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New Hampshire Age Discrimination Lawyer

Many workers—mostly older workers but sometimes younger ones, too—face discrimination because of their age. Age discrimination can occur in many ways, some subtle and some overt, but it is illegal and you do not have to tolerate it. The attorneys at the New Hampshire Employee Rights Group have fought against age discrimination for decades.

Age Discrimination Occurs in Many Ways

Employers engage in age discrimination for a variety of reasons. For instance, some corporations that need to institute layoffs decide to target older employees because they think older employees are more costly due to higher health insurance costs or higher risk for workplace injuries. One way that employers target older employees for layoff is by "papering their files" with poor performance reviews or disciplinary warnings that are based on untruthful information. That way, the employer can point to these poor reviews and disciplinary warnings to justify laying off its older employees even though the reviews and warnings are based on untruthful information.

Employers sometimes base hiring decisions on age in violation of the law. For example, some employers may not want to hire millenials due to negative stereotypes about their generation, such as that they are "job hoppers." Other employers may not want to hire baby boomers for certain jobs because of stereotypes such as that younger workers know more about computers or digital technology. Employers absolutely cannot make personnel decisions based on these types of unfounded generalizations and stereotypes.

Most employers know they cannot make personnel decisions based on ageist stereotypes and, as such, they sometimes falsely claim that they relied on seemingly legitimate reasons to support their decisions. But employers often leave clues, which experienced employment lawyers know how to look for, that reveal the employer's true ageist motives. The attorneys at the New Hampshire Employee Rights Group know how to search for these clues.

There are two federal laws that employees can use to combat age discrimination. The Age Discrimination in Employment Act of 1967 (ADEA) protects employees who are 40 years old or older from age discrimination. The Older Workers Benefit Protection Act of 1990 (OWBPA) strengthened the protections of the ADEA with respect to employee benefit plans. The OWBPA also requires employers to provide employees with certain information if they ask the employees to waive their rights under the ADEA. This occurs often in the context of a layoff where the employer offers severance pay conditioned on the employee waiving claims she might have under the ADEA.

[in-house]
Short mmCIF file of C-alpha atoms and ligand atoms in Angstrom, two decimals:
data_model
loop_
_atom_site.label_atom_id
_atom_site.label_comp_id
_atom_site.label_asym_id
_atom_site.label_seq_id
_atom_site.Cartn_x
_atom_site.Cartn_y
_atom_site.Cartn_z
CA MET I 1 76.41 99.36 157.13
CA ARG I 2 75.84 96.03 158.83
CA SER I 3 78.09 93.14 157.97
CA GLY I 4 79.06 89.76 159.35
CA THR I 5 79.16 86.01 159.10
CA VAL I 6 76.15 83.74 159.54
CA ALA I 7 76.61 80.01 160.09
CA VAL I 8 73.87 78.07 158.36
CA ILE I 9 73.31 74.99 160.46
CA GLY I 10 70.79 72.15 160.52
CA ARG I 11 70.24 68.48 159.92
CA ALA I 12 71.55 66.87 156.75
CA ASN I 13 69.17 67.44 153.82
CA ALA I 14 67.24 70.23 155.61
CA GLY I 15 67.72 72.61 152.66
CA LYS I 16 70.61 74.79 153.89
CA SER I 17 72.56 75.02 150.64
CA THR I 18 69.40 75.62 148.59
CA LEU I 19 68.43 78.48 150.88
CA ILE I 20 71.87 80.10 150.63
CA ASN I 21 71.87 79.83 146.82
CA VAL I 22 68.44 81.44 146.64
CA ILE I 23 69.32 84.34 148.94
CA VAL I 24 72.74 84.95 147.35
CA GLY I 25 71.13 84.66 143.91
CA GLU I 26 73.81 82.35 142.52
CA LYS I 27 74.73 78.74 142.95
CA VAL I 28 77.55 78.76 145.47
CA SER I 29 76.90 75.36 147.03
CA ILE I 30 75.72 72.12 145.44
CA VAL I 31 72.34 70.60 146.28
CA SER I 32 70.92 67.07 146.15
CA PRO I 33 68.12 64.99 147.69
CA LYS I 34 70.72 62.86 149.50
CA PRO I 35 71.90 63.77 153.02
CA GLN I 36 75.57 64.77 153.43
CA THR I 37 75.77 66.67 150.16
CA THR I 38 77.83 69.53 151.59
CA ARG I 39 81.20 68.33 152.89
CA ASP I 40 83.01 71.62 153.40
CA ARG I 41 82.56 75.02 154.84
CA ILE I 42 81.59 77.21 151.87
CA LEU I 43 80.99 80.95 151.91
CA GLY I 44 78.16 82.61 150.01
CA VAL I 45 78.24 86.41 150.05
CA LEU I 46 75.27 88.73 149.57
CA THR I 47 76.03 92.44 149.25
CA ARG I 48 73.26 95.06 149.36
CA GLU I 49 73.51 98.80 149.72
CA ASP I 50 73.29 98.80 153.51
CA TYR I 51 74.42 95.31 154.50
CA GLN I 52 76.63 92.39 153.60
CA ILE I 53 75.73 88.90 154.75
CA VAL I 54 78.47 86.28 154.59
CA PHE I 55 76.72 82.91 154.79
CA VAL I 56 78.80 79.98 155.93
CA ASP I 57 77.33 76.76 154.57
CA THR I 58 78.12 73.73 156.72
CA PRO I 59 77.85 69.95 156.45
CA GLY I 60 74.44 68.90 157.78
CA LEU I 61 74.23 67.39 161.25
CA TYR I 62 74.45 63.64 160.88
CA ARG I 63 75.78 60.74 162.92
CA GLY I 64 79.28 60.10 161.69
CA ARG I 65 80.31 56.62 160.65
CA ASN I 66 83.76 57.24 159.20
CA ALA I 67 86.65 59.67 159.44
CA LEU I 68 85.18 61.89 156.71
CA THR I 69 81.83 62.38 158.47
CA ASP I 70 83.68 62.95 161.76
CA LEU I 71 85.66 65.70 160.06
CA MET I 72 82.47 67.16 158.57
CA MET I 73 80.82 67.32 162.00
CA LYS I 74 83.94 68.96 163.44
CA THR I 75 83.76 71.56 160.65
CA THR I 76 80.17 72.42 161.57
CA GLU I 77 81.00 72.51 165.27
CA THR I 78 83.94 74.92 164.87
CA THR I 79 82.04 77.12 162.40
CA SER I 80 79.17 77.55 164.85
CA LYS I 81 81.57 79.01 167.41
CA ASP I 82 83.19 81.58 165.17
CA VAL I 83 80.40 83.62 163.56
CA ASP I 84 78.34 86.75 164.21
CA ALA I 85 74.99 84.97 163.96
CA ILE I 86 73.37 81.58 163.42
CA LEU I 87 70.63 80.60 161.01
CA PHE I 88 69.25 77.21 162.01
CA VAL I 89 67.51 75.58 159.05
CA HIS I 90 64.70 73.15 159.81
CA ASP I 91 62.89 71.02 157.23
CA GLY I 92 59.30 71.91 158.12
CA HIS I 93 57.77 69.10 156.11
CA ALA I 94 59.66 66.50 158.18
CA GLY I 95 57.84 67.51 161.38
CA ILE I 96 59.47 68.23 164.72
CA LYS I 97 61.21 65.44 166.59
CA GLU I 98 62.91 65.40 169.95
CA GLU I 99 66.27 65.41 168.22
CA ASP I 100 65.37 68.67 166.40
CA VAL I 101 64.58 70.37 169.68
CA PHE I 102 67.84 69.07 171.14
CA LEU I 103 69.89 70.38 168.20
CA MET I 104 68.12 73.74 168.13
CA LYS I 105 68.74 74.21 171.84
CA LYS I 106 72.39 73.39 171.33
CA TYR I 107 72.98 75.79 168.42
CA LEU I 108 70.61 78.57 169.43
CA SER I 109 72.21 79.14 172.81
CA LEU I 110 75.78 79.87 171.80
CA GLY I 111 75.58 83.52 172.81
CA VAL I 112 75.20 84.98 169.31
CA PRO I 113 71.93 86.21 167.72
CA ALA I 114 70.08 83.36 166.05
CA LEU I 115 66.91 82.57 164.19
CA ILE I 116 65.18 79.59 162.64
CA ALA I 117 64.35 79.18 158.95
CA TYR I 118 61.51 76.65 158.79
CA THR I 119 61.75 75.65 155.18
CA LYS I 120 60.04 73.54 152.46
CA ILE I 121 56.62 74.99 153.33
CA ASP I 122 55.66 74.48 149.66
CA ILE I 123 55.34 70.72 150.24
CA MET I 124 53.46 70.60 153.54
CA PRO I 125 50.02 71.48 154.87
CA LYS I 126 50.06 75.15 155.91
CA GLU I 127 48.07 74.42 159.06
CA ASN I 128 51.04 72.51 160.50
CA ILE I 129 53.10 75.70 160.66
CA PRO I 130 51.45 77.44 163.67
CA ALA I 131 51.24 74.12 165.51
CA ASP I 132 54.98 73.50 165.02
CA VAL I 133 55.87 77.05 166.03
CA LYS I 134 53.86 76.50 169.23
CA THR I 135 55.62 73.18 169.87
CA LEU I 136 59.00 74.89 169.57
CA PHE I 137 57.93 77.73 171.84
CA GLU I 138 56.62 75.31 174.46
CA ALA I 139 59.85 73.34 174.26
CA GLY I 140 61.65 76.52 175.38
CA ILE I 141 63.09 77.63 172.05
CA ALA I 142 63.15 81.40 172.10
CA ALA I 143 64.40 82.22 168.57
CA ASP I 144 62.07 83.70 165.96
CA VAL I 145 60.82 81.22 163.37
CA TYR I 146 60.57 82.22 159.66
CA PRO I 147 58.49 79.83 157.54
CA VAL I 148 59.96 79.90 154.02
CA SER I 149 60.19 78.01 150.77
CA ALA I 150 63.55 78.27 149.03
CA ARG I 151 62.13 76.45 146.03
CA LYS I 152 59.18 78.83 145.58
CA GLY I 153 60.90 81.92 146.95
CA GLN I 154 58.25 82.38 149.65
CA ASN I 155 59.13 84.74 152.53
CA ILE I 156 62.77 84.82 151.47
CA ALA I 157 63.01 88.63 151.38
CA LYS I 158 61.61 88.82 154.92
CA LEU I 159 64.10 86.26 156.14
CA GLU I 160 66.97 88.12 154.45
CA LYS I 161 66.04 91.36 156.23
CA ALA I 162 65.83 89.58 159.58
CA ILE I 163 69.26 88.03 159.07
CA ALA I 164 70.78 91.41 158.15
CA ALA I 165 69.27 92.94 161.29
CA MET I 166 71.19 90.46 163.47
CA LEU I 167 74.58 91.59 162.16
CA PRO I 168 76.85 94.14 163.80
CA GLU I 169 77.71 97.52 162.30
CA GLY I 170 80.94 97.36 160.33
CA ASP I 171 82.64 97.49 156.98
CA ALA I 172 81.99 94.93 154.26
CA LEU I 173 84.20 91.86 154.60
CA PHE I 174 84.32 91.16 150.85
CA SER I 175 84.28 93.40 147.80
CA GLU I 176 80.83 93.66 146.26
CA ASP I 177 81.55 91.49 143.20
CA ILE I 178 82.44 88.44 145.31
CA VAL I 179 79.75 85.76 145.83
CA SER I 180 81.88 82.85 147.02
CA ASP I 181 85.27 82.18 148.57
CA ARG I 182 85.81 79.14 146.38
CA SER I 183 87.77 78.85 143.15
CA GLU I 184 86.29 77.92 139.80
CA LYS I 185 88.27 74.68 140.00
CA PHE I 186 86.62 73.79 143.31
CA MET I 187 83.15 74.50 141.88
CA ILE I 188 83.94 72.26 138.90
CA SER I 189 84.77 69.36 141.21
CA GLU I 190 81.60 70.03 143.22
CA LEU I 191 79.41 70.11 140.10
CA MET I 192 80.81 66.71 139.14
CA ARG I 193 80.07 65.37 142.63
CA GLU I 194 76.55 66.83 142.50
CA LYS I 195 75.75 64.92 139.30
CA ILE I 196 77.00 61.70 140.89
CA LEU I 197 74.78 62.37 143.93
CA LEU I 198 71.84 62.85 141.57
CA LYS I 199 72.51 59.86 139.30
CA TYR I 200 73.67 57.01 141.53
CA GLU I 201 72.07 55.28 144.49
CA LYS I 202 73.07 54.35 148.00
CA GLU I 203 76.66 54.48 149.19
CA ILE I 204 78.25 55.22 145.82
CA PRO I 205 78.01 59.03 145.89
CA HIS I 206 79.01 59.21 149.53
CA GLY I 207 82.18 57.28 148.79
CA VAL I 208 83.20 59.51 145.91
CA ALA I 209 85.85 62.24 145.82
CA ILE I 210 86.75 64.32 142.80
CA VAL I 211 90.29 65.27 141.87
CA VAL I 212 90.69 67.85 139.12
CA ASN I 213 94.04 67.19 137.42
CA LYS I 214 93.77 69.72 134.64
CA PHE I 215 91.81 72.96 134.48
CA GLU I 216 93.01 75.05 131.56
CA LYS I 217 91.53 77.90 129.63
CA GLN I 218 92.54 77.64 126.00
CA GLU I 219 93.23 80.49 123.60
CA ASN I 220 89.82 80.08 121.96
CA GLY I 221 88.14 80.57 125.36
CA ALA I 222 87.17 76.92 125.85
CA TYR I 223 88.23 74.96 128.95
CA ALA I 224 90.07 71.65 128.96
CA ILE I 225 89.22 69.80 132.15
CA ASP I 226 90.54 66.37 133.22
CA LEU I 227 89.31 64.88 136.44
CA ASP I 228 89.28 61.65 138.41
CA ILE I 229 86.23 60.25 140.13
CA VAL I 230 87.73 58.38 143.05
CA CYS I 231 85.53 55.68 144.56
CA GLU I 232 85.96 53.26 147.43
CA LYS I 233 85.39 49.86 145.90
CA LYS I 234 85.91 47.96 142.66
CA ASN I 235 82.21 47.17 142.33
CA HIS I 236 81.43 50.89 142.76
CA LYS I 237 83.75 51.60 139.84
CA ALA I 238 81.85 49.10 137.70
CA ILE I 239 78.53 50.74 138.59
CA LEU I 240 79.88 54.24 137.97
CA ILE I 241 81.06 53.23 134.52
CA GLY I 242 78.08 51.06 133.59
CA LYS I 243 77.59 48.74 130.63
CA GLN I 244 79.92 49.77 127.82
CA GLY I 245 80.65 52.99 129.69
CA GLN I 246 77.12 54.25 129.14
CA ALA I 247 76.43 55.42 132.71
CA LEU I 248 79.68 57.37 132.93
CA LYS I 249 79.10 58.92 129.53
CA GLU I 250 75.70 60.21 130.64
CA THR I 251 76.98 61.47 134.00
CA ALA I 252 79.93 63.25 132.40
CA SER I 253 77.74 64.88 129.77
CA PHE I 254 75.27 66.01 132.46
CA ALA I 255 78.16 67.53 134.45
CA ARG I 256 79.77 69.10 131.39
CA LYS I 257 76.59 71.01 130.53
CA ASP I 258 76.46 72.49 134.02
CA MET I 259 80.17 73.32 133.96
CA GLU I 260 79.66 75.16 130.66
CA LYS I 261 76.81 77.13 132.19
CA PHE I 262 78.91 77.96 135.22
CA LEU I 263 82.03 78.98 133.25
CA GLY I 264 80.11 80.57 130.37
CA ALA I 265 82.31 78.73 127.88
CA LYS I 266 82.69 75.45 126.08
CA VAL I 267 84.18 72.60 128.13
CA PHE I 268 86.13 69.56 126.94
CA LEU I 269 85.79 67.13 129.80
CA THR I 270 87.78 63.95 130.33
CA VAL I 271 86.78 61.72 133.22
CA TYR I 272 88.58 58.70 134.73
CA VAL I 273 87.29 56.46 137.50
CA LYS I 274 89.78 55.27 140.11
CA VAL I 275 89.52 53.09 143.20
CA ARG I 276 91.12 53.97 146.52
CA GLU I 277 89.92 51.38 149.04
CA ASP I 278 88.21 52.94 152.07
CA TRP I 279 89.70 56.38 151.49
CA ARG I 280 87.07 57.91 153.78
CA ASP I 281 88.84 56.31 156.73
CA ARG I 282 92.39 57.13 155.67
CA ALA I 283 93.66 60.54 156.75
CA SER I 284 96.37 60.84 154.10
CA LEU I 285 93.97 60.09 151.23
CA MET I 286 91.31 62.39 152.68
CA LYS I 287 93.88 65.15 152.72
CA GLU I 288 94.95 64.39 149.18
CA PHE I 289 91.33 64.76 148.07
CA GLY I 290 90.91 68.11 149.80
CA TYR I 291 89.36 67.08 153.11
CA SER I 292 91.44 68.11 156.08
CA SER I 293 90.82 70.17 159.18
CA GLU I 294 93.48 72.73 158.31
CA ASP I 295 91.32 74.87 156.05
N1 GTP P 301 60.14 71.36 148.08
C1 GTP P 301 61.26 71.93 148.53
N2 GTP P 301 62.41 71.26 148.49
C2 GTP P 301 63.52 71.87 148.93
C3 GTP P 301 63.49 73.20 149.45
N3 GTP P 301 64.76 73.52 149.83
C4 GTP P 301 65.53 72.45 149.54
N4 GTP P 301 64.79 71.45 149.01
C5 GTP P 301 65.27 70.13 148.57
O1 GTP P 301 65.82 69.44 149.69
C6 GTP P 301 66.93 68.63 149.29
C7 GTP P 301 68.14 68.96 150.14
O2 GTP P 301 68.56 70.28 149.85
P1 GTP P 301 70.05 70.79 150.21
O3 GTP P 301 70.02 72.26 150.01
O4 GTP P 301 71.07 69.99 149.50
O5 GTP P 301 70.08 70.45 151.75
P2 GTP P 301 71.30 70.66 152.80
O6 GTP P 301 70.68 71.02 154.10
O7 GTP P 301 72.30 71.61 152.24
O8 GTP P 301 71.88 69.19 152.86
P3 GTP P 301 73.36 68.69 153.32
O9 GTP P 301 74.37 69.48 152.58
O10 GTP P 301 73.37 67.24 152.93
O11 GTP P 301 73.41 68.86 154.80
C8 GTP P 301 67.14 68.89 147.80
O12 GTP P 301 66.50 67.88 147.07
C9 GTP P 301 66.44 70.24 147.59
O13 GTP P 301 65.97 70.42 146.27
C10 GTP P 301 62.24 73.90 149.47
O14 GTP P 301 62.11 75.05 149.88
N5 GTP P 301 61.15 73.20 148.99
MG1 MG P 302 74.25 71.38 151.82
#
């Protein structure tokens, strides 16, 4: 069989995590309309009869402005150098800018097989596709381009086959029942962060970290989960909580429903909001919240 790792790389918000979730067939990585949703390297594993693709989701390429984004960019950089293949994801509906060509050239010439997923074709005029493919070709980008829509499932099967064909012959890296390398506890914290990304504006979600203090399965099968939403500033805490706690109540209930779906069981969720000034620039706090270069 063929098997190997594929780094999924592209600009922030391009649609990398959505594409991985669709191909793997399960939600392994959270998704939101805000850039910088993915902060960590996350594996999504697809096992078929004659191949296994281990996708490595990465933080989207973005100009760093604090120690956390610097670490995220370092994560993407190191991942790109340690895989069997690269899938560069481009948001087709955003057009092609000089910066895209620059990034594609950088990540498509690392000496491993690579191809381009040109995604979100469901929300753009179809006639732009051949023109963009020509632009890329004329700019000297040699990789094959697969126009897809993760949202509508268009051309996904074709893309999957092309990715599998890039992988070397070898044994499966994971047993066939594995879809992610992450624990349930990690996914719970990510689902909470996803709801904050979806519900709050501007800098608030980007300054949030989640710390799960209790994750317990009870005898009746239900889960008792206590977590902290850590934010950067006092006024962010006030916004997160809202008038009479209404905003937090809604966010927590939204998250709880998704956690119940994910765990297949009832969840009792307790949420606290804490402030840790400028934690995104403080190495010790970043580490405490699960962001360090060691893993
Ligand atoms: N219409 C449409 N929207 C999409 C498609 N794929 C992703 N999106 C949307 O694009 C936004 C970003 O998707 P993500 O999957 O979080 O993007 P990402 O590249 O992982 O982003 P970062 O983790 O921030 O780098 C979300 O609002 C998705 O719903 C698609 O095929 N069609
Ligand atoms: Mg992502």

New Hampshire law also prohibits age discrimination. The New Hampshire Law Against Discrimination protects all workers from age discrimination, no matter how old they are. In that sense, New Hampshire law is more protective than federal law. If you believe that you have experienced age discrimination, the lawyers at the New Hampshire Employee Rights Group can help you understand your rights and may be able to assist you in holding your employer accountable for violating them.

Contact the New Hampshire Employee Rights Group for Assistance

Even if you don't know whether you have suffered from age discrimination, it is worth your time to discuss your situation with an experienced employment lawyer. At the New Hampshire Employee Rights Group, we will listen carefully to what has happened and ask the right questions so that we can determine whether an employer may have discriminated against you because of your age. So, if you believe an employer has discriminated against you because of your age, contact us right away for an initial consultation. You can call us at 833.365.2929 or complete our online form.